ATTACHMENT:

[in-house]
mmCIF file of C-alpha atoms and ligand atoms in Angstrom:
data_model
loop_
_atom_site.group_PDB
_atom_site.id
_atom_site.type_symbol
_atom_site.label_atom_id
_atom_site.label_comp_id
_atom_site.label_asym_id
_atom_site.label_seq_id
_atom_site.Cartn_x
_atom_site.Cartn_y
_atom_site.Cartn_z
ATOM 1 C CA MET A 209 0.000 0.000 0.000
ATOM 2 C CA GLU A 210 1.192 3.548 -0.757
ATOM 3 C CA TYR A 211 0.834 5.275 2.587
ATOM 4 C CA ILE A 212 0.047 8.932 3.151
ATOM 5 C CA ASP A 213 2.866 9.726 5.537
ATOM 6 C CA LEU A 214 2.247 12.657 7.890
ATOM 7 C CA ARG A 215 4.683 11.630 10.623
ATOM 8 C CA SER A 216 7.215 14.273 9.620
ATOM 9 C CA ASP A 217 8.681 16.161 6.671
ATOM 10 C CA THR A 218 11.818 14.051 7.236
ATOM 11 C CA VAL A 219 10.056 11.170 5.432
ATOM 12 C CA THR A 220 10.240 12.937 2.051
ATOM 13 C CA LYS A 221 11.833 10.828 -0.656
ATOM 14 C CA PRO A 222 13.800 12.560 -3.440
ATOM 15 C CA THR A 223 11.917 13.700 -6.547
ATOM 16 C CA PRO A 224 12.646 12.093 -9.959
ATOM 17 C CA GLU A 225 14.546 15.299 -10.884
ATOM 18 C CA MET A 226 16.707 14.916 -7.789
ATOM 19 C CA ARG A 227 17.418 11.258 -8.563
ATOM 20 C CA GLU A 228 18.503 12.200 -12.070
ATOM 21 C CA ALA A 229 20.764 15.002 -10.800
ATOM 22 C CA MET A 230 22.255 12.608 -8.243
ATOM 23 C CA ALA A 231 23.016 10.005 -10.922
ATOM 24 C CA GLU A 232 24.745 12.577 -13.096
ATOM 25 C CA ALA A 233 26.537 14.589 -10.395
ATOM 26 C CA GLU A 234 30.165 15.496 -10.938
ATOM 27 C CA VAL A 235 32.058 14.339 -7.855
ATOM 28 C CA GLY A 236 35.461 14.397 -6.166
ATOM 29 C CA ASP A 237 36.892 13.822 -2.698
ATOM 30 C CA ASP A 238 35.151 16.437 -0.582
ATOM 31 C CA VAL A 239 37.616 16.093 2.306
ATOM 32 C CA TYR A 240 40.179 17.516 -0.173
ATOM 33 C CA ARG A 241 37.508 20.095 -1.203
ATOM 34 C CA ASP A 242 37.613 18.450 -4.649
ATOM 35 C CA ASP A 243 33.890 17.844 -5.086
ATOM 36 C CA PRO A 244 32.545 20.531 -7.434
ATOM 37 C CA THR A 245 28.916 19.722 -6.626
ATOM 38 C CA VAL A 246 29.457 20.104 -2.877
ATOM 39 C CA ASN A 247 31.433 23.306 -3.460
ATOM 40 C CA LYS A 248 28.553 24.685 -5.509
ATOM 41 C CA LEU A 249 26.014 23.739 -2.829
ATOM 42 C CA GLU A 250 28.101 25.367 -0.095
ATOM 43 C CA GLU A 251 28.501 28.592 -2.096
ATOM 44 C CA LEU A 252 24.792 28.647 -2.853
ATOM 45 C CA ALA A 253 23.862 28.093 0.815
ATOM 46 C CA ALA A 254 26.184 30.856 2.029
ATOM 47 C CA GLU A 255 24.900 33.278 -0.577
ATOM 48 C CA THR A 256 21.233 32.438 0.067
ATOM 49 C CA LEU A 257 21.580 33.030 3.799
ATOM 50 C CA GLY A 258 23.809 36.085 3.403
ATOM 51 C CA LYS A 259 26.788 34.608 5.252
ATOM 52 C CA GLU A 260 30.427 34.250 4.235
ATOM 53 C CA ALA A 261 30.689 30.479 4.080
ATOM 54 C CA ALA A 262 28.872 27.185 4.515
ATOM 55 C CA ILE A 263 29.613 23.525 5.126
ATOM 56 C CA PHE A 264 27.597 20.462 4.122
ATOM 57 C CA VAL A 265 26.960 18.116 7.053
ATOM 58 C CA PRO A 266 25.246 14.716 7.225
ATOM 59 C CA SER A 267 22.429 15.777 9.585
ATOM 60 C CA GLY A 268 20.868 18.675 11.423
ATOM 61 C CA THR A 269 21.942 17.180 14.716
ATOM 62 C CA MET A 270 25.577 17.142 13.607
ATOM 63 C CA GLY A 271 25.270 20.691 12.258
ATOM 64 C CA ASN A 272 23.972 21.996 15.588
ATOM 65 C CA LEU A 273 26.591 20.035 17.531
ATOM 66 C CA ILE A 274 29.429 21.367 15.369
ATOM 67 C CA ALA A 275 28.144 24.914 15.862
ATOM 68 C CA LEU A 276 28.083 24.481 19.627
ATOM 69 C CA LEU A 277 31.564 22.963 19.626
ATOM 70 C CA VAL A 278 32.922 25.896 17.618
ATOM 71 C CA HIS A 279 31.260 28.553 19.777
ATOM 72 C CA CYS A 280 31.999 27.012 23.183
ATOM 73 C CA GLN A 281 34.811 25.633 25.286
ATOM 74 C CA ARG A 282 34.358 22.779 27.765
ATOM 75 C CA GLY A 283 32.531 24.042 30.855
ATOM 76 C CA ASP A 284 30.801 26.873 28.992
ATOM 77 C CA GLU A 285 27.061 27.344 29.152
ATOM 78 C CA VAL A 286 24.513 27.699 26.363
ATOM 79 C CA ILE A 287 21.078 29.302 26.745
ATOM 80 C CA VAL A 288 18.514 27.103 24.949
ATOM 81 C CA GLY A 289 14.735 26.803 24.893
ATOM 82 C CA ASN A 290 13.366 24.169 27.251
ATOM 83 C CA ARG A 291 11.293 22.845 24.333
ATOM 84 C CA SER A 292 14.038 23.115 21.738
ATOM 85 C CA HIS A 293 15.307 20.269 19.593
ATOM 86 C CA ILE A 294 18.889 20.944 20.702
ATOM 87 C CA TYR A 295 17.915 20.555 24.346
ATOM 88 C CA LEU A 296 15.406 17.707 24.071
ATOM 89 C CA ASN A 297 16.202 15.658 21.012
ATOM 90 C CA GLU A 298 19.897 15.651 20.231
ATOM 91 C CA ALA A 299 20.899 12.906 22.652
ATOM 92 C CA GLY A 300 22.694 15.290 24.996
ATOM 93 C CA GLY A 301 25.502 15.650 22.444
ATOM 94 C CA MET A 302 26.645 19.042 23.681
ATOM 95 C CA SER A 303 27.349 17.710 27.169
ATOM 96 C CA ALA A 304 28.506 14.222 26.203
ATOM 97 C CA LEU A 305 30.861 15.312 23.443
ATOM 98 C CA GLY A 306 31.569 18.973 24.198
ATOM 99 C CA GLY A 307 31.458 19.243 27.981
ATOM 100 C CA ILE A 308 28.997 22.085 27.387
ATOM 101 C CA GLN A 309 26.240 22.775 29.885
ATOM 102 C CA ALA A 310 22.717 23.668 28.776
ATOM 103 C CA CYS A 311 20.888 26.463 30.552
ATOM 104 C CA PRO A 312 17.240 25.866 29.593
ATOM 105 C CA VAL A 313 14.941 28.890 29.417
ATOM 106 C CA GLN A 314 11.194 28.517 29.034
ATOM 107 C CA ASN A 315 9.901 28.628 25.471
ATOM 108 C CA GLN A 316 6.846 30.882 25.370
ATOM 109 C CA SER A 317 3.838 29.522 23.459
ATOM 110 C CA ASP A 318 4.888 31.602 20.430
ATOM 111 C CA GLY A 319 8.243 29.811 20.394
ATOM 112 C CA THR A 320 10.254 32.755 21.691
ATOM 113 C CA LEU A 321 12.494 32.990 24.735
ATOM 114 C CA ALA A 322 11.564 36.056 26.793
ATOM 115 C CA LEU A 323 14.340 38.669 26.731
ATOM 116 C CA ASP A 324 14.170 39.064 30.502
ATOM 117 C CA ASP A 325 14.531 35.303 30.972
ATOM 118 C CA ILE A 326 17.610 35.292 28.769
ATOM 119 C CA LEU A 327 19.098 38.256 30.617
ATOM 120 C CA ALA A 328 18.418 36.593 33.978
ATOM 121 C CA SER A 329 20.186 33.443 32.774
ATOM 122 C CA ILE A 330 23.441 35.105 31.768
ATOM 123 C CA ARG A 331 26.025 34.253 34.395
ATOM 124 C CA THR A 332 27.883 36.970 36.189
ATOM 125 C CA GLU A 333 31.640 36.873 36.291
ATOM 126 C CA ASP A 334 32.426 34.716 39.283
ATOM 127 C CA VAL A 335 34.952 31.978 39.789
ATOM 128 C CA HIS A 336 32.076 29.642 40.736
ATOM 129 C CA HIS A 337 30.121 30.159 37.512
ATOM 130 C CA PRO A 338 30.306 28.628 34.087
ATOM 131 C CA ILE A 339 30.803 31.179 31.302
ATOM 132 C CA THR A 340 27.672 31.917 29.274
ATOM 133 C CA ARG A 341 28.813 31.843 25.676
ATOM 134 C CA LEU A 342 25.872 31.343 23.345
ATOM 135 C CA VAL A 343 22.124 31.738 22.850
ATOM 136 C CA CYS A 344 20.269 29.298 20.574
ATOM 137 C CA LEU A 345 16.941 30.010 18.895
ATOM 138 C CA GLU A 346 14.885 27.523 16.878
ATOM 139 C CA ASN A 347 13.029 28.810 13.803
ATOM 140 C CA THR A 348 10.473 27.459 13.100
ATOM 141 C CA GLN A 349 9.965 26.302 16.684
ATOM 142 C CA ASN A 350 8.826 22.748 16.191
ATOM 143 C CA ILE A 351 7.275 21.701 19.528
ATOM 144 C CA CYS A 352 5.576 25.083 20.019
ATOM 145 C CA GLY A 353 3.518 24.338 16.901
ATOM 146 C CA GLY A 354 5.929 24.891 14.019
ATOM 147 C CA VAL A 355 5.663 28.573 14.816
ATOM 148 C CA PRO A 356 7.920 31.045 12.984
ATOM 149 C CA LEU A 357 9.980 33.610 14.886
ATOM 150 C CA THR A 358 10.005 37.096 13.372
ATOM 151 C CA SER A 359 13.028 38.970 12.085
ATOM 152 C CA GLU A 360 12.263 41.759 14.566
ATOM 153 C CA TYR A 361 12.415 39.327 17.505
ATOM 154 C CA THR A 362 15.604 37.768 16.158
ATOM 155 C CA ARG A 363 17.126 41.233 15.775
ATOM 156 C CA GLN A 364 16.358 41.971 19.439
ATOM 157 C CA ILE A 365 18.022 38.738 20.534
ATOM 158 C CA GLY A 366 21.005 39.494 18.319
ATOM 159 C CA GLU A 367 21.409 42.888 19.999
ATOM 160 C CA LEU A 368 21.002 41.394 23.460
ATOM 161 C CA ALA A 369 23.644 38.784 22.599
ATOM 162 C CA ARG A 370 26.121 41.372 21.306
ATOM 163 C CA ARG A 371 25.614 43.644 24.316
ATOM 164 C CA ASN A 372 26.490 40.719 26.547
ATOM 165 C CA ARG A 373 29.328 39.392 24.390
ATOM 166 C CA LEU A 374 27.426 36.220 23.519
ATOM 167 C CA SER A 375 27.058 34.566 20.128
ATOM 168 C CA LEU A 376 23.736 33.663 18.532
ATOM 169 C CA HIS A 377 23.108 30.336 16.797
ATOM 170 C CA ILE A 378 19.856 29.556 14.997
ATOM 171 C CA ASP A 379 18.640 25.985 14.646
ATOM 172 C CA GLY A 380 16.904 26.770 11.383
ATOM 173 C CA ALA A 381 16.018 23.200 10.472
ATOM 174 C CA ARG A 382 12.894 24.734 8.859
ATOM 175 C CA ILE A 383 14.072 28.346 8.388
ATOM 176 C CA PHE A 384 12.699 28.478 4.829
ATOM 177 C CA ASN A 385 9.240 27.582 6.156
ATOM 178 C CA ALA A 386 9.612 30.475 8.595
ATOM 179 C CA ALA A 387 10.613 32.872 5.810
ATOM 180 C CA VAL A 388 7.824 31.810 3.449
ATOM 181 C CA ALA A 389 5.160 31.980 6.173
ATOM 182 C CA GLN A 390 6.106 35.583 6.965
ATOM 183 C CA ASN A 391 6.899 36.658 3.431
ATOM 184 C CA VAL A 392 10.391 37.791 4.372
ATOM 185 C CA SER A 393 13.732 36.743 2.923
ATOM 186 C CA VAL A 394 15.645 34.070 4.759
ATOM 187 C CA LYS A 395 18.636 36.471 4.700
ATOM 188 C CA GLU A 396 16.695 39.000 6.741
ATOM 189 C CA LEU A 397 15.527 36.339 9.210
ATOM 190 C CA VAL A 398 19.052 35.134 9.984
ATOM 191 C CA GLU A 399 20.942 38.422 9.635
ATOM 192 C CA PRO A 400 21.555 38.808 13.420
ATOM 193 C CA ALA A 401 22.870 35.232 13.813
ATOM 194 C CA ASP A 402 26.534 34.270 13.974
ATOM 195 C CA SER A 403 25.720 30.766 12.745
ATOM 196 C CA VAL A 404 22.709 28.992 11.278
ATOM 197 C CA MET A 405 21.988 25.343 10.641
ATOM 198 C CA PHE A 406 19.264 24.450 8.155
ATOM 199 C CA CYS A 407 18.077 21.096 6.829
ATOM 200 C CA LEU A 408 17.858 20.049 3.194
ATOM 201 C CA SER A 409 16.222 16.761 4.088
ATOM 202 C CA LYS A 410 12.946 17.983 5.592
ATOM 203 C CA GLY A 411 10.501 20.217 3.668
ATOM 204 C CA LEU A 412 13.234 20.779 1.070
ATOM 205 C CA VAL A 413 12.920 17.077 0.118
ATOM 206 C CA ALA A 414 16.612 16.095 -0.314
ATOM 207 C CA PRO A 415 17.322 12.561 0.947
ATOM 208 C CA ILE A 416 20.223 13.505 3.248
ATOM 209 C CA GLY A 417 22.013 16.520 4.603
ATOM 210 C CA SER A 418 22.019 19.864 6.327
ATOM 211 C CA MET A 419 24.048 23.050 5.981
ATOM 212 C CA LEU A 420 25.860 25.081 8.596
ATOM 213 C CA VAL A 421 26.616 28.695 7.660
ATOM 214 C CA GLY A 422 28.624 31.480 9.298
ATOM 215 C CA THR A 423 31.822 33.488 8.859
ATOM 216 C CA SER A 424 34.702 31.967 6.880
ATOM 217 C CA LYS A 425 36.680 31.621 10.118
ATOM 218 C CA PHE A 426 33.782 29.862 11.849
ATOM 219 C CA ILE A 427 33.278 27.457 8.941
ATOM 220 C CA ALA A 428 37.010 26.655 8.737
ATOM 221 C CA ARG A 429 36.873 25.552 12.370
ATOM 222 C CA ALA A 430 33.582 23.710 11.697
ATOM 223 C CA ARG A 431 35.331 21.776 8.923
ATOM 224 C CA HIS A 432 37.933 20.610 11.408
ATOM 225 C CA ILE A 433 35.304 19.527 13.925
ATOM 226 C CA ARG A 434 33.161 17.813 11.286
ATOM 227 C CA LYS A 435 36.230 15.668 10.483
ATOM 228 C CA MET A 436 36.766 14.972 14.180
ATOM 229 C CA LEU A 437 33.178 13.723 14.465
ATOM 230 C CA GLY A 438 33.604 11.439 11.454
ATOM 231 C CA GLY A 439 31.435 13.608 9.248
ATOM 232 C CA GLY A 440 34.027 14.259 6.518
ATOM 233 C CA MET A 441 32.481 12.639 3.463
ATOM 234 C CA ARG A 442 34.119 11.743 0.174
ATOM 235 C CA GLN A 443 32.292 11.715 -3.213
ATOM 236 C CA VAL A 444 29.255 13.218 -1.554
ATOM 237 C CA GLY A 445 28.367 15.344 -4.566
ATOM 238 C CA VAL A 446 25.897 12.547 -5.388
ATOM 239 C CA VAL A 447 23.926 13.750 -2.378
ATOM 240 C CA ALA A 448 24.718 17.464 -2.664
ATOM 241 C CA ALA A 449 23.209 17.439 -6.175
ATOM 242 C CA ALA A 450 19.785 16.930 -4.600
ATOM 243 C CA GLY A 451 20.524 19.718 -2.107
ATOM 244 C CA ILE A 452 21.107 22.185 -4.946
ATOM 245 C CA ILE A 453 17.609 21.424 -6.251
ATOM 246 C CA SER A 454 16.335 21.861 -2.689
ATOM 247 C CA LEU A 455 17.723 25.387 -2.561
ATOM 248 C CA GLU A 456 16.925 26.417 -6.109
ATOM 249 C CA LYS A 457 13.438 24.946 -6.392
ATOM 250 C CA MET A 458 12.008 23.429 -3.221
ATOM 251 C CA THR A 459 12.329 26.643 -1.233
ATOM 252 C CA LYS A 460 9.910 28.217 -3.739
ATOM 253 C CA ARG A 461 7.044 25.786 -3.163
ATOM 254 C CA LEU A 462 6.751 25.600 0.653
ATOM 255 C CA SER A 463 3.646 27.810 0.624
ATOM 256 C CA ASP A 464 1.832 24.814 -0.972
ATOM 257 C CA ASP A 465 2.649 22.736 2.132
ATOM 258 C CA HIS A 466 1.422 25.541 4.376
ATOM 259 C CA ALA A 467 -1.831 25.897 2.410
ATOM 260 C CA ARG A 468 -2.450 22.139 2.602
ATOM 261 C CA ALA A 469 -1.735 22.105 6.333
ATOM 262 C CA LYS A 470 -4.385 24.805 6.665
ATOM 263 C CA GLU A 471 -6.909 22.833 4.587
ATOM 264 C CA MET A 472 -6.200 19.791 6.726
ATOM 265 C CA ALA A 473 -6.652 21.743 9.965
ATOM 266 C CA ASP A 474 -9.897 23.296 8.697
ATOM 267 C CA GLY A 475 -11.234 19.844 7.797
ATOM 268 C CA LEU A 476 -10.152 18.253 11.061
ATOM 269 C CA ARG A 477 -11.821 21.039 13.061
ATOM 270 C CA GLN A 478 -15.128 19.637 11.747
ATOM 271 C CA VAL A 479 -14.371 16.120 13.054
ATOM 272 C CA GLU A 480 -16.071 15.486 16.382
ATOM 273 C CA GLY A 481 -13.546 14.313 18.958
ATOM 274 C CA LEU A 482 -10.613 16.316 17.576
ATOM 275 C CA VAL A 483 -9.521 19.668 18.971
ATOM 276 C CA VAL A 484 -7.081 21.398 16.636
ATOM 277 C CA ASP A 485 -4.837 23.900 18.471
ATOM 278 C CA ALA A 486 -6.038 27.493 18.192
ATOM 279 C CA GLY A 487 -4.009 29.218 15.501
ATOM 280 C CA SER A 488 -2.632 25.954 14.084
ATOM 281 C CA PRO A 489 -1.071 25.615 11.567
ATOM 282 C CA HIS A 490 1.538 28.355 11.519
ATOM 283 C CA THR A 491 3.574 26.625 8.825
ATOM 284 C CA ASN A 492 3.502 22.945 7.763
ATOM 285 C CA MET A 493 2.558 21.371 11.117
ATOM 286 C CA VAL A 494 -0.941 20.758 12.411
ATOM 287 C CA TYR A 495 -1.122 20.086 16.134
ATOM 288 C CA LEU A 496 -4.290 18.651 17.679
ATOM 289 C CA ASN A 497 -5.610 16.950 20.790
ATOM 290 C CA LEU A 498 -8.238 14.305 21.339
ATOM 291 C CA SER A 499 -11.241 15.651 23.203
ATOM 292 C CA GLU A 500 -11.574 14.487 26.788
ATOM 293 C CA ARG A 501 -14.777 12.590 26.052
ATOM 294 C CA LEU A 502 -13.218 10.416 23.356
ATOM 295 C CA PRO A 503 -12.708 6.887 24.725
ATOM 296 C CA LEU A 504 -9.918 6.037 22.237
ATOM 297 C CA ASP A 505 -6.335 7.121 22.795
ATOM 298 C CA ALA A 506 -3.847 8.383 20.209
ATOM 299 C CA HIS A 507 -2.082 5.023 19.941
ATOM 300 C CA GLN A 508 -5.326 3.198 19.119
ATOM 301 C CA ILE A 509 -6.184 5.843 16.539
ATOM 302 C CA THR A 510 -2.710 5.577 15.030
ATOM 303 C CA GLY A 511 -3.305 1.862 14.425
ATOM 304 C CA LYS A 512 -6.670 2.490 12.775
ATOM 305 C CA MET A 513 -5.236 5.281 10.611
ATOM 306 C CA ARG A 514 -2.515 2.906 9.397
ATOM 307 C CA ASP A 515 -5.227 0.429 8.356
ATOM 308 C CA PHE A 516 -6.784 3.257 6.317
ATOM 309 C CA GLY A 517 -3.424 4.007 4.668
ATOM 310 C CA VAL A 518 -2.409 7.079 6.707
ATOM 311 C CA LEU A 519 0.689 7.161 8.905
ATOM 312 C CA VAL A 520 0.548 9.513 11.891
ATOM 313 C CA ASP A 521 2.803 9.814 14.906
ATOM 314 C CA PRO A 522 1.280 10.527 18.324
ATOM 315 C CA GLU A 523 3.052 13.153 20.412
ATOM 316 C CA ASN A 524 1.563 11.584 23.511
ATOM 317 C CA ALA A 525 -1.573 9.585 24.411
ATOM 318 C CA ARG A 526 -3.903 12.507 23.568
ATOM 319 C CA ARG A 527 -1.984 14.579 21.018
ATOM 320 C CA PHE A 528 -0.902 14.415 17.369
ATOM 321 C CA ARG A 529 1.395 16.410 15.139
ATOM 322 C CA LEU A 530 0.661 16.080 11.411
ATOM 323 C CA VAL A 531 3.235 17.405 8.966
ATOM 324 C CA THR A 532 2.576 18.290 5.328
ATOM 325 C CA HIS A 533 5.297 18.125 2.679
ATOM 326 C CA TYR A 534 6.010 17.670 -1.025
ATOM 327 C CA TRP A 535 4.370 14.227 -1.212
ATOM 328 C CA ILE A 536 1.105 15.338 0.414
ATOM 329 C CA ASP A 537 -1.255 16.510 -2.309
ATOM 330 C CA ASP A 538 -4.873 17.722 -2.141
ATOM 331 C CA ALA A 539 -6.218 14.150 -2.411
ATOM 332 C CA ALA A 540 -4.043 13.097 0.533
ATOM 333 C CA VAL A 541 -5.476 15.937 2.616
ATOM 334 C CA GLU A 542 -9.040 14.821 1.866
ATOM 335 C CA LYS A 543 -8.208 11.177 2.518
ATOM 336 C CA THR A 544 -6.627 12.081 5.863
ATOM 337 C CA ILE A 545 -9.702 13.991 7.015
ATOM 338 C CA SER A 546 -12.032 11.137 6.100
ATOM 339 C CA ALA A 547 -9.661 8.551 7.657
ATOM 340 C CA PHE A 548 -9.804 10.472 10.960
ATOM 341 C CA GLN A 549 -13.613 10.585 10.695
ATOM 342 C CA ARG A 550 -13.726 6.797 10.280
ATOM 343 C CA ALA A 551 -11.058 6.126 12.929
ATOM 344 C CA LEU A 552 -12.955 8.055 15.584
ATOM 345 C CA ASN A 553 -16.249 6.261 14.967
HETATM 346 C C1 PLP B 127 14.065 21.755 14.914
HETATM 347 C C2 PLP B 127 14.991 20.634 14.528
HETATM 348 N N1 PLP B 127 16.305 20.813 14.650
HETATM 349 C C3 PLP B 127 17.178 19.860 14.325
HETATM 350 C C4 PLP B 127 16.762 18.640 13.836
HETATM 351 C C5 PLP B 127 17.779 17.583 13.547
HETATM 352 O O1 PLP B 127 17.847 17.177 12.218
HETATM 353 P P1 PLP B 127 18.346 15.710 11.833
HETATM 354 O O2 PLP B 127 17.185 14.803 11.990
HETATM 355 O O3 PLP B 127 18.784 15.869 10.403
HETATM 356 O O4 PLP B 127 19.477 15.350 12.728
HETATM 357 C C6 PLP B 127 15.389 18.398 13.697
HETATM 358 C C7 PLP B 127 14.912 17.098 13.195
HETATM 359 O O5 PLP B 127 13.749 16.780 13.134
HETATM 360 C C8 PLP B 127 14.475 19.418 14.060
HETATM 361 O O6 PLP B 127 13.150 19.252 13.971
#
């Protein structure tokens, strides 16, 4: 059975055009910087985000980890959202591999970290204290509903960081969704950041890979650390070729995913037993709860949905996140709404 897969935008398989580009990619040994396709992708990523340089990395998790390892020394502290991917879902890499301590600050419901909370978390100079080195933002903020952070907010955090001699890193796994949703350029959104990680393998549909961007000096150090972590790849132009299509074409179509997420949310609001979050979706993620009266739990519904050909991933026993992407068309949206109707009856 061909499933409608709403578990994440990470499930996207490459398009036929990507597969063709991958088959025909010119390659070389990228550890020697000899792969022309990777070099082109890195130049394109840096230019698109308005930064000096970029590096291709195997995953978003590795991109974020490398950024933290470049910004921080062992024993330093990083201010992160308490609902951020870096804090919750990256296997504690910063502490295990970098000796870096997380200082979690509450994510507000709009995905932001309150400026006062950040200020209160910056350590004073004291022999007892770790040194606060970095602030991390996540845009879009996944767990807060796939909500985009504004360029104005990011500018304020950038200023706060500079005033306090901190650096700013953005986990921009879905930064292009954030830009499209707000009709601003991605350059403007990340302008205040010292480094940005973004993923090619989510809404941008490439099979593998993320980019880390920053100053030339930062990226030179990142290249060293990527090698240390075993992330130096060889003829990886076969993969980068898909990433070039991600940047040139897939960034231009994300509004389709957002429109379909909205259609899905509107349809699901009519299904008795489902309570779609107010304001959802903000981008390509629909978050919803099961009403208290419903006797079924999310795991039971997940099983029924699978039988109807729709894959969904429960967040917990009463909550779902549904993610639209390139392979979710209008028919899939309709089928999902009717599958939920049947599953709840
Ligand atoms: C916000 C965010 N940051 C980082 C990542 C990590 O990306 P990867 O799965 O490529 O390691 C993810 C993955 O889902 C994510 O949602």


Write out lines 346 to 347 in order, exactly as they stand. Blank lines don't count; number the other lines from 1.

ATOM 332 C CA ALA A 540 -4.043 13.097 0.533
ATOM 333 C CA VAL A 541 -5.476 15.937 2.616